“In the beginning was The Word,” says Saint John.
You have to say it’s a strong opening for a gospel. If you were going to write one, you’d want an opening like that. And it’s certainly not bad for a man in his 90s. There’s no Bethlehem birth, no donkeys, no shepherds, no wise men, no shining star, no melodrama. It’s straight in to the mysterious heart of the thing: “In the beginning was The Word.”
Of course, as he wrote in Greek the term he actually uses is ‘logos’. We know the word logos, but for us it is a plural and in the singular is an image. It is curious that our word for a word is a word for an image. Still with me?
It is interesting that we have separated into two disciplines what the ancient world considered one. For them word and image worked together to communicate, and since more people ‘read’ the image than the word, the Parthenon was friezed with sculptures. Images were considered to be the most powerful words. In the theatre too, words and visual representation went hand in hand. The vital ability for a writer (or orator) was imagination – that is, the ability to conjure images in the mind with words. This was true either in pnyx or agora, the legislature or marketplace.
Yet in our own time two disciplines that are separate have grown out of this unity, the visual and the verbal, and increasingly communicators are experts in one or the other of them, but rarely both.
With it has grown the notion that those involved in the image (photographers and designers) cannot read, and those involved with the word (writers and editors) cannot visualise. Were they alive today, Phidias would be considered a bit of a moron though quite handy with a chisel, and Demosthenes would be thought a visual illiterate, though a promising speech-writer.
Of course there are those who see it as their bounden duty to prove the fallacy true. Which is why an especially unpleasant part of hell is reserved for designers who do not read the text before designing, as well as for editors who are dead to matters visual.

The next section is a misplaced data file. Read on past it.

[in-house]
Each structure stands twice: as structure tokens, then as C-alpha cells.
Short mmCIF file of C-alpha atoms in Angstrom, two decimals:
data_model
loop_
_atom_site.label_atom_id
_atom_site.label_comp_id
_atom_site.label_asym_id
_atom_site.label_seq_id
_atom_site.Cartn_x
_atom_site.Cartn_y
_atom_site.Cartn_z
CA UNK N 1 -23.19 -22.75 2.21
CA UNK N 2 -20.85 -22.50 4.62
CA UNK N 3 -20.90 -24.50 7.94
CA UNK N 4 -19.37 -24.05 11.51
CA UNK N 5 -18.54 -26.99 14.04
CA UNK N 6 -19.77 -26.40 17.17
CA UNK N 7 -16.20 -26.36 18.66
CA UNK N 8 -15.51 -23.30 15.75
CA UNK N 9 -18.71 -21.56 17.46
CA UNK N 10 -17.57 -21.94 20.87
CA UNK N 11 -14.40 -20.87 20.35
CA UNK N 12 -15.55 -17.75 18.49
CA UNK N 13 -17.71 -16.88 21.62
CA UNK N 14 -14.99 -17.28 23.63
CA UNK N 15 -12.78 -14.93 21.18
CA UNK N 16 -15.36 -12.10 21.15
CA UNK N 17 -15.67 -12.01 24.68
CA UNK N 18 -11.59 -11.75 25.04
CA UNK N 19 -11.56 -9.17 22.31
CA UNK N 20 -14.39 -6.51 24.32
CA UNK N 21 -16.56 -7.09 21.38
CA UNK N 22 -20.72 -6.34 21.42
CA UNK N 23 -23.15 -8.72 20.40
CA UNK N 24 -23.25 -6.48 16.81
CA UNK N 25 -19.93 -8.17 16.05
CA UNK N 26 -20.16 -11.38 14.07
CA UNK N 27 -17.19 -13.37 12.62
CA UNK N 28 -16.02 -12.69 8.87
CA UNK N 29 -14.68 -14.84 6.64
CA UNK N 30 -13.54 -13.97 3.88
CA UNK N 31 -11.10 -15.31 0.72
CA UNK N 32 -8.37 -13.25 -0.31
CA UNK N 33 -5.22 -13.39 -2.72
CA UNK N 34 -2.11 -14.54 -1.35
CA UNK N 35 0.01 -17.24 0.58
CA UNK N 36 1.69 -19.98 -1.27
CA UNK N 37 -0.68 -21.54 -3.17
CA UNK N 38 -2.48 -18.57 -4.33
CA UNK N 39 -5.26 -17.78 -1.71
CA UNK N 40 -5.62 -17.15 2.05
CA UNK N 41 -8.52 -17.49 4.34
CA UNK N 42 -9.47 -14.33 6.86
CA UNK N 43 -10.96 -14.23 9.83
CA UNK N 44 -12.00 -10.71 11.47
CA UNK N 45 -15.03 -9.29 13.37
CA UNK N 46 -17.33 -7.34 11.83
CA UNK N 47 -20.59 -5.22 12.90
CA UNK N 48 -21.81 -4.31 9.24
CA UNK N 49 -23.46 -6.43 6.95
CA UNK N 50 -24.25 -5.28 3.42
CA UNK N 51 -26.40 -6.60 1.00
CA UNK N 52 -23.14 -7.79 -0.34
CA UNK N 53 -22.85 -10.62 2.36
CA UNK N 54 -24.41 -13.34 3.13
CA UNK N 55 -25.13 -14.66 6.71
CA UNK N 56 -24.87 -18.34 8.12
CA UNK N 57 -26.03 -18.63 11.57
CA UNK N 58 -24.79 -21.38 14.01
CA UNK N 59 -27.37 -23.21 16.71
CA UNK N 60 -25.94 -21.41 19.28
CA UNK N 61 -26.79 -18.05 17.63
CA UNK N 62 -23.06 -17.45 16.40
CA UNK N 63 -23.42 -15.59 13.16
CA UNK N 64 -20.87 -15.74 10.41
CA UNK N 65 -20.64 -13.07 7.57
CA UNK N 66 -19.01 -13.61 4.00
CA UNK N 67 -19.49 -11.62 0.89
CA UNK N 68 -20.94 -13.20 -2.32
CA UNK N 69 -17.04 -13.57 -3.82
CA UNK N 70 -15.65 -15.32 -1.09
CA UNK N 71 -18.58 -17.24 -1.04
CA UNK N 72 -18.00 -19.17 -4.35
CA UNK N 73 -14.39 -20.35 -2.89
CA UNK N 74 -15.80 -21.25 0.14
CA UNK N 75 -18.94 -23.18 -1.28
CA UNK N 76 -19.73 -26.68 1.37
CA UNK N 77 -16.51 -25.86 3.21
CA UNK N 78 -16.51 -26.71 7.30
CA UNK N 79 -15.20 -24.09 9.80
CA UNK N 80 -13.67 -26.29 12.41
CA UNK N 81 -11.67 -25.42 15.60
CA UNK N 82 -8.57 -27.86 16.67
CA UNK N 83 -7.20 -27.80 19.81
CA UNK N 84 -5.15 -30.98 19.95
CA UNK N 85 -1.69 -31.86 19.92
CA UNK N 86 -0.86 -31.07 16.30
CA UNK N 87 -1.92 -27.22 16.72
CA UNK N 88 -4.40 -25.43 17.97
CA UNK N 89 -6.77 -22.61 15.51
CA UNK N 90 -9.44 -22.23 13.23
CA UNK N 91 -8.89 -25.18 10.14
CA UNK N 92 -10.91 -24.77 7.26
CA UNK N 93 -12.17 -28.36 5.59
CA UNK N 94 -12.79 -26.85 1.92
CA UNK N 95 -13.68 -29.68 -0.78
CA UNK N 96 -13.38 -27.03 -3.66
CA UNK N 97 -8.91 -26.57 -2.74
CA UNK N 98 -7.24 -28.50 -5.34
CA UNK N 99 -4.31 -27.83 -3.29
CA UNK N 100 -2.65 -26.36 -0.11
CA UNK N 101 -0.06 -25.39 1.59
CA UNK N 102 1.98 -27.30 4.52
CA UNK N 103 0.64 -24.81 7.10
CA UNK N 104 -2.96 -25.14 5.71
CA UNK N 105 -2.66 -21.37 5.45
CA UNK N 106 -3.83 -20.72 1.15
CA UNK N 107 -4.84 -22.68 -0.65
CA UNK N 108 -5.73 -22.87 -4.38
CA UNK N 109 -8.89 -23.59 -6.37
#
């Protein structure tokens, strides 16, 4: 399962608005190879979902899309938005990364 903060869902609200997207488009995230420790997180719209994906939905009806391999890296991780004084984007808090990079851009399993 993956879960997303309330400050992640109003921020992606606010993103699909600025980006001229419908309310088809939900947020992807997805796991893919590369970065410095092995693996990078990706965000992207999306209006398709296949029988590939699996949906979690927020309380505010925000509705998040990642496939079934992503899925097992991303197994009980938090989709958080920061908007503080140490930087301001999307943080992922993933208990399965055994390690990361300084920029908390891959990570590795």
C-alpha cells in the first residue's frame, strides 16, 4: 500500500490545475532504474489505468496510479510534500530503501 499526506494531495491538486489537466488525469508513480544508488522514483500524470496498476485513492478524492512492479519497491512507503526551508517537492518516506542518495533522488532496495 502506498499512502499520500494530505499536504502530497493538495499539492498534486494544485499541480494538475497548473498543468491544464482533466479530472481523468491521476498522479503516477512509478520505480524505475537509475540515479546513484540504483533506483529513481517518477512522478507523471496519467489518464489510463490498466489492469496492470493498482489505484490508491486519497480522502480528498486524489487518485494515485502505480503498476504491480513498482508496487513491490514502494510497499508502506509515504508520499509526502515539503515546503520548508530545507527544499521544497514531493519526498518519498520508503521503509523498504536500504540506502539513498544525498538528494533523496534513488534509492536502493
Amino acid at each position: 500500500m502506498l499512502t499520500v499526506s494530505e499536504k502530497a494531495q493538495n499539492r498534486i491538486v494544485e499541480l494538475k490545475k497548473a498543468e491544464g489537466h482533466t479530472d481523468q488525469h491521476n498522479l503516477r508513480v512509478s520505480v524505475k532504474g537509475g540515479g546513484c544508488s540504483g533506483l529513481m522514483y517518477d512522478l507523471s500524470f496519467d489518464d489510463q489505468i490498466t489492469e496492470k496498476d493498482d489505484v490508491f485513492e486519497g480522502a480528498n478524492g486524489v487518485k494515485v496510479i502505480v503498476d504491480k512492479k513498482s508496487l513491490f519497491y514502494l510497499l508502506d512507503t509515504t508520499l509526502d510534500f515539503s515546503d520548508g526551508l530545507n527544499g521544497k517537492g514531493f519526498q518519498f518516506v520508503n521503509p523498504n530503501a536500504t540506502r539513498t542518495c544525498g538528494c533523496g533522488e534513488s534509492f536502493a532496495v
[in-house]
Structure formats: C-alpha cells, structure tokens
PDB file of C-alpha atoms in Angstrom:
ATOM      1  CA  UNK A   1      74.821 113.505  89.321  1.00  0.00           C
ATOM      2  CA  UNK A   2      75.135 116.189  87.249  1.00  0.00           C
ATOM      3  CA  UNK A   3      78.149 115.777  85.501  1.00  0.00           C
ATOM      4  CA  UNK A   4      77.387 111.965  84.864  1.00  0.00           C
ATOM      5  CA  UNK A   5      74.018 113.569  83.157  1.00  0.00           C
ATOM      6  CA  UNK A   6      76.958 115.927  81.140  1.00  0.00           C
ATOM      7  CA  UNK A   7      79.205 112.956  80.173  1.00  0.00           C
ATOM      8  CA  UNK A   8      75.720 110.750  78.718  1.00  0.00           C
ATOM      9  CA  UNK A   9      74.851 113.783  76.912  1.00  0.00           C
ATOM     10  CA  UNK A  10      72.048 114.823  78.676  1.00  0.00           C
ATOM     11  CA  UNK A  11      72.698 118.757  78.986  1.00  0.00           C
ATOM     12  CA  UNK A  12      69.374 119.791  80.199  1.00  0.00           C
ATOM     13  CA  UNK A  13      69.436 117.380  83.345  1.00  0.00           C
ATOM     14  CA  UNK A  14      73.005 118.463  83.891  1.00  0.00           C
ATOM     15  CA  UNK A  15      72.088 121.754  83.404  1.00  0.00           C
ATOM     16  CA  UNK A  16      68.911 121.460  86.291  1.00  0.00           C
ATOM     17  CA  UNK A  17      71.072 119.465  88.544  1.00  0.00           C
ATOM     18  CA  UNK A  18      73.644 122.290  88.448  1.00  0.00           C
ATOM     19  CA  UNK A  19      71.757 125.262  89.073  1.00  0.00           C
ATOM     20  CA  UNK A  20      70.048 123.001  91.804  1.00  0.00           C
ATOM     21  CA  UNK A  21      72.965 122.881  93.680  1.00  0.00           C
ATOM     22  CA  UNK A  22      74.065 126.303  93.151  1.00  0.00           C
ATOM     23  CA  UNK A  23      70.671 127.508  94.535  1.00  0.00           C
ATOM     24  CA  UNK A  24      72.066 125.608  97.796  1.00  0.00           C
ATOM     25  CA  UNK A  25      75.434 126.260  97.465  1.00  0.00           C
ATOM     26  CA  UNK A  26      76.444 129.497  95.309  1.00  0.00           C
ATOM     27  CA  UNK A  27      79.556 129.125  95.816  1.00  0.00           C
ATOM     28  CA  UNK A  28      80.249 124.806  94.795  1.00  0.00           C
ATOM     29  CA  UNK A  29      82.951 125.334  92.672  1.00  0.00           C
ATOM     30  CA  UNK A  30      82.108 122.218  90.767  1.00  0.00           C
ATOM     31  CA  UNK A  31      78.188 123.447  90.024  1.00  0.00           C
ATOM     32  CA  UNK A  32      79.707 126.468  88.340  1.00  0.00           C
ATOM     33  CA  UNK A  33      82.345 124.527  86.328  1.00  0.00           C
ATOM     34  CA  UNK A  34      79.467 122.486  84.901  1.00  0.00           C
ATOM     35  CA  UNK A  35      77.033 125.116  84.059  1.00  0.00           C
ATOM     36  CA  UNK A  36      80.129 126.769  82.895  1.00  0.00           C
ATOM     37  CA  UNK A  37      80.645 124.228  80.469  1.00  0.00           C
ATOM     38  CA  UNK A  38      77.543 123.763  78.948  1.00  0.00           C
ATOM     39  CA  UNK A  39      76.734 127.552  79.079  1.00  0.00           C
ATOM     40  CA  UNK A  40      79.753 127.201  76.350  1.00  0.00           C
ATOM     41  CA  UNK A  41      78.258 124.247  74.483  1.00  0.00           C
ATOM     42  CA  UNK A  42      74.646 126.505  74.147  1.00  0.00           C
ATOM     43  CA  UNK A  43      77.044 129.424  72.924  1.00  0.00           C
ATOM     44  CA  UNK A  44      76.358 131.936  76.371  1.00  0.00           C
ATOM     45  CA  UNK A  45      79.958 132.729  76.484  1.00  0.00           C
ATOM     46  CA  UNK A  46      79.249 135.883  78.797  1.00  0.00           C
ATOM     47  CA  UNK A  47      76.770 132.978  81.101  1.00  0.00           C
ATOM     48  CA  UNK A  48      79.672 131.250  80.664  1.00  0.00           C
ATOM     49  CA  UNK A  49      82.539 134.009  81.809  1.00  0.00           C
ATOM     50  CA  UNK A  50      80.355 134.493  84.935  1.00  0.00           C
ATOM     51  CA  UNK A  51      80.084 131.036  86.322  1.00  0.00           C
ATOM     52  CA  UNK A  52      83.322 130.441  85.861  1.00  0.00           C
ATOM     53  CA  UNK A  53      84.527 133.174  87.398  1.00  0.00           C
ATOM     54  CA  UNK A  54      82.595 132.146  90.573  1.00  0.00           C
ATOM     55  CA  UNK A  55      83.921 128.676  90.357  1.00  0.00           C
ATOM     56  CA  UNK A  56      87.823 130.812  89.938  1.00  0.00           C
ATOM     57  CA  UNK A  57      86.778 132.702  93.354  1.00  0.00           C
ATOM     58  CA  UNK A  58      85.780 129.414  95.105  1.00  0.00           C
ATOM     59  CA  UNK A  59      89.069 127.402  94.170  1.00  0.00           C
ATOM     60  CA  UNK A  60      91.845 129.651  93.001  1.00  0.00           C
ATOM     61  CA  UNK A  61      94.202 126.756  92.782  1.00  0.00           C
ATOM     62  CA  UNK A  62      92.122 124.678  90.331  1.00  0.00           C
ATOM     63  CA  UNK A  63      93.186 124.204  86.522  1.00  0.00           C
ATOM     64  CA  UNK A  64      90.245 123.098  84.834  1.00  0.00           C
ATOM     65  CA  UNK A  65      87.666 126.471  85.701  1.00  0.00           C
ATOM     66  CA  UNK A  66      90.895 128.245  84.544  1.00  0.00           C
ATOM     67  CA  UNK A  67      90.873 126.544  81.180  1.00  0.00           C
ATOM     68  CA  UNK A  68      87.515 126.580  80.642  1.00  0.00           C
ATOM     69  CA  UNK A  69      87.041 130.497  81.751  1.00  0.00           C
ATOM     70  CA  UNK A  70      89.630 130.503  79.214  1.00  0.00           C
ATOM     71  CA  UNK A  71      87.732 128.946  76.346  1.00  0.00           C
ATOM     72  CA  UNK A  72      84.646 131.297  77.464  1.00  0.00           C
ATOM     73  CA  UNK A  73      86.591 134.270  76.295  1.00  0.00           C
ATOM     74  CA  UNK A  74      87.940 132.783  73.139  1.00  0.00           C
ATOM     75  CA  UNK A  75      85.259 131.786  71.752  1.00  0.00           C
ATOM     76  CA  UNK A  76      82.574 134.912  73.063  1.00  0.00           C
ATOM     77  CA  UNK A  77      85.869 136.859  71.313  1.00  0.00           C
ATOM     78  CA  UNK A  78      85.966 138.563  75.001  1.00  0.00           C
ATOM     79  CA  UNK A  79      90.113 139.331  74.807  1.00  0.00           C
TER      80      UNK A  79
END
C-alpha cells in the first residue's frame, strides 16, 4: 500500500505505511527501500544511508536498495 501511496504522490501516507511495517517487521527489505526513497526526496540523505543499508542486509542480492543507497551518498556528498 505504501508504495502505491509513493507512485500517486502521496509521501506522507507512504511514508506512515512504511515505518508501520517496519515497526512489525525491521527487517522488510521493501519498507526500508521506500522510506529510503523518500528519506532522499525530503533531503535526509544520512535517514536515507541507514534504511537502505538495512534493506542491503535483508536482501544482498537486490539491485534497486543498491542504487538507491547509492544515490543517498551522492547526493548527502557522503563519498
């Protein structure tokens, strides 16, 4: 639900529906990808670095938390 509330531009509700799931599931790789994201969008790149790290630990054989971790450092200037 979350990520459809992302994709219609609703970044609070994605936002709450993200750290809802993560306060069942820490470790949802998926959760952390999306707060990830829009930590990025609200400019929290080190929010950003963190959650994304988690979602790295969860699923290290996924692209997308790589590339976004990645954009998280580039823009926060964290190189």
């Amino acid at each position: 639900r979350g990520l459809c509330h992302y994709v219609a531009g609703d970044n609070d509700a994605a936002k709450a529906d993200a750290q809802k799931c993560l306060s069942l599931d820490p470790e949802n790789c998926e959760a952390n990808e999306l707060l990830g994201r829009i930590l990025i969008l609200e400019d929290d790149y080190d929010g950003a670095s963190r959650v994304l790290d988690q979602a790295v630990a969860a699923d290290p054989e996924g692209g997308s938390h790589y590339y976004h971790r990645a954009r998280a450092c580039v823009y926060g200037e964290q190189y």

But these days when literacy is common, designers must realise that their fundamental purpose is to enable things to be read – more easily, more swiftly, without obstacles. They should consider their work to be a form of writing, of communicating the essence. A designer who does that enhances the written word. And this is his function. It is content, and therefore meaning that must be put first. Image and design must both serve it.
So the 90-year old from Ephesus had it right. Take a look at these wonderful opening pages from St John’s gospel and see how, even in the Middle Ages, this concept of visual and verbal unity was still alive, how the very act of placing quill to parchment was an act of complete devotion to meaning. In these respectful hands, letterforms are things of immense beauty. The meaning, the word and the image become integral. For the writer (St John) and the illustrator (who would have been a Benedictine monk labouring by candle-light in a cold scriptorium over a thousand years after the words were first written) this unity of purpose gave their work great power. These works still illuminate. They show us like nothing before or since that the power of good communication lies in a unity of visual and verbal purpose.
By the Middle Ages, the text of the gospels had been rendered from Greek into Latin. These illustrations of the first page from St John’s Gospel therefore use the words: ‘In principio erat verbum et verbum erat apud Deum et Deus erat verbum.’
© Roger Murphy 2008